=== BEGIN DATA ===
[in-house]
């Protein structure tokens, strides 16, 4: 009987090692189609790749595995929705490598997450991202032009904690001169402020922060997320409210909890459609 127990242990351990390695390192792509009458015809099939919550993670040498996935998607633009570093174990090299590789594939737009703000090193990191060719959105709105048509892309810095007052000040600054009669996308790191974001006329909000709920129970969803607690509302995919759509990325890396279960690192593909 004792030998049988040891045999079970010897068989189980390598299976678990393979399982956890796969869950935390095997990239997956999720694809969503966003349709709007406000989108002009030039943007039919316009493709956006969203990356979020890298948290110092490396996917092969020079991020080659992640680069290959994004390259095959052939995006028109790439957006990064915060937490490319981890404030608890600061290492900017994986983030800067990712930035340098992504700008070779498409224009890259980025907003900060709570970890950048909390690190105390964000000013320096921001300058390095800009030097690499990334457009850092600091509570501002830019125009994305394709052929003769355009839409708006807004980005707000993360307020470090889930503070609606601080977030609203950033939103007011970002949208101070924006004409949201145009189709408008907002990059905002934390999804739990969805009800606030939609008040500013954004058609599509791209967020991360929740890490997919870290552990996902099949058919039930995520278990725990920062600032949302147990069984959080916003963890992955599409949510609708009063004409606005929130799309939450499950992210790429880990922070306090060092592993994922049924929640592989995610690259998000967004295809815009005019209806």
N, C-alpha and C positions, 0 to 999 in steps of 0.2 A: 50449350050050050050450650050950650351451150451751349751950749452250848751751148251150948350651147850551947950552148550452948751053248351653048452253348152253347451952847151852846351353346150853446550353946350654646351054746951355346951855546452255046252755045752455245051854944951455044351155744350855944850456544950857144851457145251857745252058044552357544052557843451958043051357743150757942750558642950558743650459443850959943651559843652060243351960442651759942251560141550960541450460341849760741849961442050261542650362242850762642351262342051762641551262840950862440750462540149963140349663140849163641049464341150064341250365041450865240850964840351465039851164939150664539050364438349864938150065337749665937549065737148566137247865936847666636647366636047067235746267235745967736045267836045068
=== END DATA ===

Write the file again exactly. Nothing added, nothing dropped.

[in-house]
């Protein structure tokens, strides 16, 4: 009987090692189609790749595995929705490598997450991202032009904690001169402020922060997320409210909890459609 127990242990351990390695390192792509009458015809099939919550993670040498996935998607633009570093174990090299590789594939737009703000090193990191060719959105709105048509892309810095007052000040600054009669996308790191974001006329909000709920129970969803607690509302995919759509990325890396279960690192593909 004792030998049988040891045999079970010897068989189980390598299976678990393979399982956890796969869950935390095997990239997956999720694809969503966003349709709007406000989108002009030039943007039919316009493709956006969203990356979020890298948290110092490396996917092969020079991020080659992640680069290959994004390259095959052939995006028109790439957006990064915060937490490319981890404030608890600061290492900017994986983030800067990712930035340098992504700008070779498409224009890259980025907003900060709570970890950048909390690190105390964000000013320096921001300058390095800009030097690499990334457009850092600091509570501002830019125009994305394709052929003769355009839409708006807004980005707000993360307020470090889930503070609606601080977030609203950033939103007011970002949208101070924006004409949201145009189709408008907002990059905002934390999804739990969805009800606030939609008040500013954004058609599509791209967020991360929740890490997919870290552990996902099949058919039930995520278990725990920062600032949302147990069984959080916003963890992955599409949510609708009063004409606005929130799309939450499950992210790429880990922070306090060092592993994922049924929640592989995610690259998000967004295809815009005019209806």
N, C-alpha and C positions, 0 to 999 in steps of 0.2 A: 50449350050050050050450650050950650351451150451751349751950749452250848751751148251150948350651147850551947950552148550452948751053248351653048452253348152253347451952847151852846351353346150853446550353946350654646351054746951355346951855546452255046252755045752455245051854944951455044351155744350855944850456544950857144851457145251857745252058044552357544052557843451958043051357743150757942750558642950558743650459443850959943651559843652060243351960442651759942251560141550960541450460341849760741849961442050261542650362242850762642351262342051762641551262840950862440750462540149963140349663140849163641049464341150064341250365041450865240850964840351465039851164939150664539050364438349864938150065337749665937549065737148566137247865936847666636647366636047067235746267235745967736045267836045068